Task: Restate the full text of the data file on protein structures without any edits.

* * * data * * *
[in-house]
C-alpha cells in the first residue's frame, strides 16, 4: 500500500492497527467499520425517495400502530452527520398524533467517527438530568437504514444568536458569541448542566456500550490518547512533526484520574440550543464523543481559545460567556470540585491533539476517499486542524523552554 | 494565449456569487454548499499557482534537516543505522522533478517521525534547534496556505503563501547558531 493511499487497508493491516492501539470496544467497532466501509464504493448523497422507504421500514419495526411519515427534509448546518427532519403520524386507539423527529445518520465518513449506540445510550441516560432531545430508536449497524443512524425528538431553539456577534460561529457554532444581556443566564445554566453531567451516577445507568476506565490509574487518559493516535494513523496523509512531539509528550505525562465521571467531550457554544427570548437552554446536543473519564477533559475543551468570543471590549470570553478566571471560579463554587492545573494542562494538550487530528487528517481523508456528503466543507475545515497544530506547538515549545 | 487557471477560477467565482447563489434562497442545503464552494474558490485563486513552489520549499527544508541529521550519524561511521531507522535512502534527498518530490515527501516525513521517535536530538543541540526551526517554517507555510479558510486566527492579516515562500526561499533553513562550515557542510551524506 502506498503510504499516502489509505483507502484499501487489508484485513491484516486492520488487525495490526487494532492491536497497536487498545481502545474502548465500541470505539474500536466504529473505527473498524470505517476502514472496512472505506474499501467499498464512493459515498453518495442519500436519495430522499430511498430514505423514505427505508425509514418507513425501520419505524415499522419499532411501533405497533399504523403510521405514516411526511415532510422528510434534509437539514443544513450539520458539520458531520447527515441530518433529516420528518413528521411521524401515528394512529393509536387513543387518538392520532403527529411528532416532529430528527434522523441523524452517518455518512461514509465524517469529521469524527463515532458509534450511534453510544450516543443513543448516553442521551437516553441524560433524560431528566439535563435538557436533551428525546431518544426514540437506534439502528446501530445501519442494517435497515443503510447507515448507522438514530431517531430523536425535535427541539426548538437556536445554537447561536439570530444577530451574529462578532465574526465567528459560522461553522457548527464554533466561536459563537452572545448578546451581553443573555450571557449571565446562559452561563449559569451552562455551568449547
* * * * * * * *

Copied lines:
[in-house]
C-alpha cells in the first residue's frame, strides 16, 4: 500500500492497527467499520425517495400502530452527520398524533467517527438530568437504514444568536458569541448542566456500550490518547512533526484520574440550543464523543481559545460567556470540585491533539476517499486542524523552554 | 494565449456569487454548499499557482534537516543505522522533478517521525534547534496556505503563501547558531 493511499487497508493491516492501539470496544467497532466501509464504493448523497422507504421500514419495526411519515427534509448546518427532519403520524386507539423527529445518520465518513449506540445510550441516560432531545430508536449497524443512524425528538431553539456577534460561529457554532444581556443566564445554566453531567451516577445507568476506565490509574487518559493516535494513523496523509512531539509528550505525562465521571467531550457554544427570548437552554446536543473519564477533559475543551468570543471590549470570553478566571471560579463554587492545573494542562494538550487530528487528517481523508456528503466543507475545515497544530506547538515549545 | 487557471477560477467565482447563489434562497442545503464552494474558490485563486513552489520549499527544508541529521550519524561511521531507522535512502534527498518530490515527501516525513521517535536530538543541540526551526517554517507555510479558510486566527492579516515562500526561499533553513562550515557542510551524506 502506498503510504499516502489509505483507502484499501487489508484485513491484516486492520488487525495490526487494532492491536497497536487498545481502545474502548465500541470505539474500536466504529473505527473498524470505517476502514472496512472505506474499501467499498464512493459515498453518495442519500436519495430522499430511498430514505423514505427505508425509514418507513425501520419505524415499522419499532411501533405497533399504523403510521405514516411526511415532510422528510434534509437539514443544513450539520458539520458531520447527515441530518433529516420528518413528521411521524401515528394512529393509536387513543387518538392520532403527529411528532416532529430528527434522523441523524452517518455518512461514509465524517469529521469524527463515532458509534450511534453510544450516543443513543448516553442521551437516553441524560433524560431528566439535563435538557436533551428525546431518544426514540437506534439502528446501530445501519442494517435497515443503510447507515448507522438514530431517531430523536425535535427541539426548538437556536445554537447561536439570530444577530451574529462578532465574526465567528459560522461553522457548527464554533466561536459563537452572545448578546451581553443573555450571557449571565446562559452561563449559569451552562455551568449547